Discussions are also ongoing within government, led by the Department of Social Development and National Treasury, with regards to finalising the comprehensive social security policy.
Compatriots, only a few years ago, our mining sector was in turmoil especially on the platinum belt. The situation has improved and we commend business and labour for the progress made.
Another positive development in the mining sector was the Leaders’ Declaration to Save Jobs which was signed by mining industry stakeholders in August 2015.
We urge the parties to implement the agreement and to continue seeking ways of saving jobs.
We appeal to business again that retrenchments should not be the first resort when they face difficulties.
Compatriots, in 2014 we launched the popular Operation Phakisa Big Fast results methodology and implemented it in the ocean economy, health, education and mining sectors.
Seven billion rand has been committed in new port facilities, following the adoption of a Public- Private-Partnership model for port infrastructure development by Transnet National Ports Authority.
Compatriots, we were concerned that South Africa did not own vessels while we are surrounded by about 3 000 km of a coastline.
Through the oceans economy segment of Operation Phakisa, we are trying to solve this challenge.
I am pleased that two bulk-carrier vessels have been registered in Port Elizabeth, and a third tanker in Cape Town under the South African flag.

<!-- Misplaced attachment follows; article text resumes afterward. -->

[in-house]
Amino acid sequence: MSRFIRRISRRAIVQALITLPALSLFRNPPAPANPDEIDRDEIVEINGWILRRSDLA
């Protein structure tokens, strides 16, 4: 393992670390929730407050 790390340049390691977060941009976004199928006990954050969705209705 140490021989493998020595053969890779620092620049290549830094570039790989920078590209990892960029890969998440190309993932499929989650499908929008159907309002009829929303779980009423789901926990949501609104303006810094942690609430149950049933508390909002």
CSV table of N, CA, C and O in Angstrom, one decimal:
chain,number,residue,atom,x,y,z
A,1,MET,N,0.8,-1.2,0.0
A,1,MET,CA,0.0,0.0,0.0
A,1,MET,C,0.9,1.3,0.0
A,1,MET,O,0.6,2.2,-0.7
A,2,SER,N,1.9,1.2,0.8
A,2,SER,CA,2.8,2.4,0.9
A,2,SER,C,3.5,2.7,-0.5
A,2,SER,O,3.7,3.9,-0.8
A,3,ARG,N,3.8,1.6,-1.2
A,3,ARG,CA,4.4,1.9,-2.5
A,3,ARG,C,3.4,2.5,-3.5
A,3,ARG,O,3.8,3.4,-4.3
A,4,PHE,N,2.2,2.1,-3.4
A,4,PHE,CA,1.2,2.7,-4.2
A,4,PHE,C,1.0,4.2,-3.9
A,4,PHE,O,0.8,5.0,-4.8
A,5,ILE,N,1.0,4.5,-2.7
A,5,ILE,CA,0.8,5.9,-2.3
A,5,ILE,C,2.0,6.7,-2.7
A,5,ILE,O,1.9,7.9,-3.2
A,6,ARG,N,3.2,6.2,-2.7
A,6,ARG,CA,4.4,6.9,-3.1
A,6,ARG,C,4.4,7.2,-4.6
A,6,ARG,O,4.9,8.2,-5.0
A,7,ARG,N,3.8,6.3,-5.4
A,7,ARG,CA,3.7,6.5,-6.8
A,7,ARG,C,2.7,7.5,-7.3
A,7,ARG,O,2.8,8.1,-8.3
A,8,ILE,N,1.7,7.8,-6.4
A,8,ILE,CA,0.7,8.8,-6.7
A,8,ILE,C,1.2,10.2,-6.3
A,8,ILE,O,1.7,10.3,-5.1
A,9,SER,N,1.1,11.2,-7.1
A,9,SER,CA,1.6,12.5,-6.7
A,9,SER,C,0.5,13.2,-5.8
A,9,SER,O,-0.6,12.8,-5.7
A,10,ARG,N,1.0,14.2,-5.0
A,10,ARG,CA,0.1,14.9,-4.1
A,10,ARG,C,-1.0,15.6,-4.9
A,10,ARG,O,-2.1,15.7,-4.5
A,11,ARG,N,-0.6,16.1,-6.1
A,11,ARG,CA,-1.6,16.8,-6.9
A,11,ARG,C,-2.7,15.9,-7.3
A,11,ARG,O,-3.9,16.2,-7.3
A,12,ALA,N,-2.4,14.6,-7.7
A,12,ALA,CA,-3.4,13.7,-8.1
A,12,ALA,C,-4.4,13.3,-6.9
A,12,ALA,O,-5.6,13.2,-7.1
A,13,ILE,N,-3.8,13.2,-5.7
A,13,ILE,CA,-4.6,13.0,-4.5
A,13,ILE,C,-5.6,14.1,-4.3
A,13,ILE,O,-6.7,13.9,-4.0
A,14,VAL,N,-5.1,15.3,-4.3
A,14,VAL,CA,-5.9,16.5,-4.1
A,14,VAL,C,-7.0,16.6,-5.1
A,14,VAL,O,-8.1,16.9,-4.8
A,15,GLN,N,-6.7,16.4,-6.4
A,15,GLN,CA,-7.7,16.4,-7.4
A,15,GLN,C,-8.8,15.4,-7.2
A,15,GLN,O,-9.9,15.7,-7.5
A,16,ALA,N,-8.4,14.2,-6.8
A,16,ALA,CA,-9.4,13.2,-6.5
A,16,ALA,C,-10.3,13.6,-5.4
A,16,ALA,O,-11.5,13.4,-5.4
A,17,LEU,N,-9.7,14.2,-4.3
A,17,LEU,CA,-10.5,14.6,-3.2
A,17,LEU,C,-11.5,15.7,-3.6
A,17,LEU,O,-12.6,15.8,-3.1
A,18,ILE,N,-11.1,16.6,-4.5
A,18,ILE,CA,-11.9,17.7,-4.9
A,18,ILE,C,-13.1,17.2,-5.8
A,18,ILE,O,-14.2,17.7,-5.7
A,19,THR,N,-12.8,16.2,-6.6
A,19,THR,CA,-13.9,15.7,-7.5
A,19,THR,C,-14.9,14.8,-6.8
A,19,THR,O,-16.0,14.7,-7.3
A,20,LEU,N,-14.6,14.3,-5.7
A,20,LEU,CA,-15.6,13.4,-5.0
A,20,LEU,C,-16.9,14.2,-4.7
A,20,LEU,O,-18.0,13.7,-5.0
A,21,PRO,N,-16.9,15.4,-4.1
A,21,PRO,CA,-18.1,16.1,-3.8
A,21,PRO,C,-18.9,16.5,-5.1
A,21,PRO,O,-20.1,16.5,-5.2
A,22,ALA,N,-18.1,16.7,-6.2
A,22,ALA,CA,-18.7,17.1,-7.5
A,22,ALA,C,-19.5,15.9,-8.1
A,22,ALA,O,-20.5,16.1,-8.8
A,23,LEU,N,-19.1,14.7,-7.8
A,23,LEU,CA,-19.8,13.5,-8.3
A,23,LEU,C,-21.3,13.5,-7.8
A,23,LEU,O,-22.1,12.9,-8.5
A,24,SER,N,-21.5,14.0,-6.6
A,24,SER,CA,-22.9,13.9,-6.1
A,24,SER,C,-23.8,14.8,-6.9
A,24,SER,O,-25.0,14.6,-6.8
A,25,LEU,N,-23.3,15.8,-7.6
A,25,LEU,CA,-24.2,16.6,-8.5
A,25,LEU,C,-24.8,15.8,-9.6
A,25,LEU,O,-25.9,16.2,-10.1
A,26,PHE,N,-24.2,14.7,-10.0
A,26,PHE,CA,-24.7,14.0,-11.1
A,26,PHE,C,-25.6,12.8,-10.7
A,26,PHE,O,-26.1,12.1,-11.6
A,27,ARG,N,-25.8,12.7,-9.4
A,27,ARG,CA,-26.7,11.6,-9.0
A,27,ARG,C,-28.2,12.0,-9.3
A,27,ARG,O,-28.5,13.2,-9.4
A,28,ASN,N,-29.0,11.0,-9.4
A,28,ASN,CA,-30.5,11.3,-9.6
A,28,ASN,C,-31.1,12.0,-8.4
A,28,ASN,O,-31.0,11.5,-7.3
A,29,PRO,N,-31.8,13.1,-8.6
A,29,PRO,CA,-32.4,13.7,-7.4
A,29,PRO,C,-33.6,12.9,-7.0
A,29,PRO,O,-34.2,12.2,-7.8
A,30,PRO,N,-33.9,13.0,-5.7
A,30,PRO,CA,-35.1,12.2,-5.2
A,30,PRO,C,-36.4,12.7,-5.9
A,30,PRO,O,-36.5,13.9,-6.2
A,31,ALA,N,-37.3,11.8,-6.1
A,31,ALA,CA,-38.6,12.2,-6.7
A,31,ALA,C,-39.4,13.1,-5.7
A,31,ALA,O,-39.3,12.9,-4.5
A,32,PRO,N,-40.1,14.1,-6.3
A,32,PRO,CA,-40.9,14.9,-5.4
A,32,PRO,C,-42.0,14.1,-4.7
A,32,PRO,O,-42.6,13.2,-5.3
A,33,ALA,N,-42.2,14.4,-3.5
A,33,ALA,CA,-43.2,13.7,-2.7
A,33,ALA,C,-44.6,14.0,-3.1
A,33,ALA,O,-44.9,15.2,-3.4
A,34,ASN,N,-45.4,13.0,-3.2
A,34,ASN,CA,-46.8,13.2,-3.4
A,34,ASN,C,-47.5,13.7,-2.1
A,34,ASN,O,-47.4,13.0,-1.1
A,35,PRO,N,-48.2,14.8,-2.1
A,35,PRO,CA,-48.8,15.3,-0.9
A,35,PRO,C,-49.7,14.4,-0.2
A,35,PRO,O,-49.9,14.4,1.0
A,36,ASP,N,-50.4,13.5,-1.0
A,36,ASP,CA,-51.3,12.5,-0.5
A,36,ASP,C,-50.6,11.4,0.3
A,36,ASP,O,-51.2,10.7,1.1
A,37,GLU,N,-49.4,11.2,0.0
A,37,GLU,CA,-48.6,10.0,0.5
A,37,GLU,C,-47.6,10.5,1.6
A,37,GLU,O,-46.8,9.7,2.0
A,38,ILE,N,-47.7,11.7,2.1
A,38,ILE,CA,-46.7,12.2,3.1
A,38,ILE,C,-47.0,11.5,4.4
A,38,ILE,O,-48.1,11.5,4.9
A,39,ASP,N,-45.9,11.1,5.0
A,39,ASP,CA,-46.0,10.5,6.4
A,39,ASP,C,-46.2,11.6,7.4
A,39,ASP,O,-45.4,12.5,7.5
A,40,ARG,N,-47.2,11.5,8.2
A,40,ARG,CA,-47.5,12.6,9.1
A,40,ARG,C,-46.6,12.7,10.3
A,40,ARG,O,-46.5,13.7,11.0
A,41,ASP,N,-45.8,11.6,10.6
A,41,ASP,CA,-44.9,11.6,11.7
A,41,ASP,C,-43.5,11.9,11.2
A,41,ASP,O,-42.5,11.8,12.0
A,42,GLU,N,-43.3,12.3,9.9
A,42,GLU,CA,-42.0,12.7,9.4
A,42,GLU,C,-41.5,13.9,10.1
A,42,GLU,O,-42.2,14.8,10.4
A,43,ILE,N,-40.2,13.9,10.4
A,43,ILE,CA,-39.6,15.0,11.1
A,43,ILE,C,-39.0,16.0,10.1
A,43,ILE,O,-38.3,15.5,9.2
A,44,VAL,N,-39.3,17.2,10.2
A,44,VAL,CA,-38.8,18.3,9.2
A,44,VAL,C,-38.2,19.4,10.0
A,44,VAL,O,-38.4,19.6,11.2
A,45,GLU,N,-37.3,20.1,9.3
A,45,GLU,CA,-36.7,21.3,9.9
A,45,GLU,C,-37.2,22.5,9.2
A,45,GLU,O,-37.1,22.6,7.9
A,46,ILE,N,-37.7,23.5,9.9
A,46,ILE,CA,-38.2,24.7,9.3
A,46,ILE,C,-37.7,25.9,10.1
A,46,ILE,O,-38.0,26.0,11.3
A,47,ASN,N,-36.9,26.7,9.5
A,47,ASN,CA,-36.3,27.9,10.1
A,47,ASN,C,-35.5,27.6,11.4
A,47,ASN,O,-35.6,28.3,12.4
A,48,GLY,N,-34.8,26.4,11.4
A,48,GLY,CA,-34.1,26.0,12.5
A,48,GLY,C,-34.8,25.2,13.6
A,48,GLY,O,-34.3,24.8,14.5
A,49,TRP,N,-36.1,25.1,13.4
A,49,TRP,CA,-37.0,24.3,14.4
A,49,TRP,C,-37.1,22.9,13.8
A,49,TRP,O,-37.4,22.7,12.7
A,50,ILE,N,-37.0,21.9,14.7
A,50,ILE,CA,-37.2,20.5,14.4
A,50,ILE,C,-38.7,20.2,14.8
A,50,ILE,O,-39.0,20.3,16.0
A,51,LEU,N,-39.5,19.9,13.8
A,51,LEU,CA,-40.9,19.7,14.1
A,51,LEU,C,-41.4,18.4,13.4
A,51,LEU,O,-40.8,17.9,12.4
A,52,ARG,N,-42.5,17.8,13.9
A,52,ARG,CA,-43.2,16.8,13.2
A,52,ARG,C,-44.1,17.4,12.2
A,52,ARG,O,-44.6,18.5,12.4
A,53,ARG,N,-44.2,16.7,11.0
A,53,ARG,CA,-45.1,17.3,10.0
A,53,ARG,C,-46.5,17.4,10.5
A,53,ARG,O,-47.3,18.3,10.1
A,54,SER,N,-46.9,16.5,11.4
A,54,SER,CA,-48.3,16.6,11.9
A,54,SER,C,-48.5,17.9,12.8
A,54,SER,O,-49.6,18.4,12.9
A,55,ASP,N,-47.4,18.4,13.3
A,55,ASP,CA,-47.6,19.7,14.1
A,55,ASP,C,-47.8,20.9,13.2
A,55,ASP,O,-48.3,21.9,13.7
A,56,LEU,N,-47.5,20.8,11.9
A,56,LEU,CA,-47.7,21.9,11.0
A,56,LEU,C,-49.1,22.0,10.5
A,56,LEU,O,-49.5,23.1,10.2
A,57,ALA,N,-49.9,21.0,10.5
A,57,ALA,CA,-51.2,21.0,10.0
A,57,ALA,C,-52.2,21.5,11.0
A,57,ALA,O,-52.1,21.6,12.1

Another positive Operation Phakisa development has been the launch of a fuel storage facility here in Cape Town, bringing an investment of R660 million.
Aquaculture appears to be an important growth area within the oceans economy segment of Operation Phakisa.
Close to R350 000 private-sector investment has thus far been committed in the aquaculture sector. Nine aquaculture farms are already in production. These farms are located within the Eastern Cape, KwaZulu-Natal, Western Cape and the Northern Cape.
We continue to promote innovation within the Nine-Point Plan programme.
The Department of Science and Technology will finalise the Sovereign Innovation fund, a Public-Private funding partnership aimed at commercialising innovations that are from ideas from the public and the private sectors.
Government will fast-track the implementation of the first phase of broadband roll-out to connect more than 5 000 government facilities in eight district municipalities over a three-year period.
Funding to the tune of R740 million over a three-year period has been allocated in this regard.
Compatriots, a lot of work was done in the social sector as well in the past year.
Government has responded to the financial shortfall arising from the zero per cent university fee increase, as agreed in meeting with students and vice-chancellors last year.
The Minister of Finance will provide the details of education shortfall funding in the Budget Speech.
I have appointed a Judicial Commission of Inquiry into higher education. We urge all stakeholders to cooperate with the commission and help ensure its success.
On the health front, the life expectancy of South Africans for both males and females has significantly improved and is currently 62 years across genders, which is an increase of eight and a half years since 2005.
The HIV policy turnaround in 2009 led to a massive roll-out of HIV testing and treatment for 3,2 million people living with the virus.
This has contributed immensely to healthier and longer lives for those infected.
We acknowledge the contribution of partners in the South African National AIDS Council, which is chaired by the Deputy President.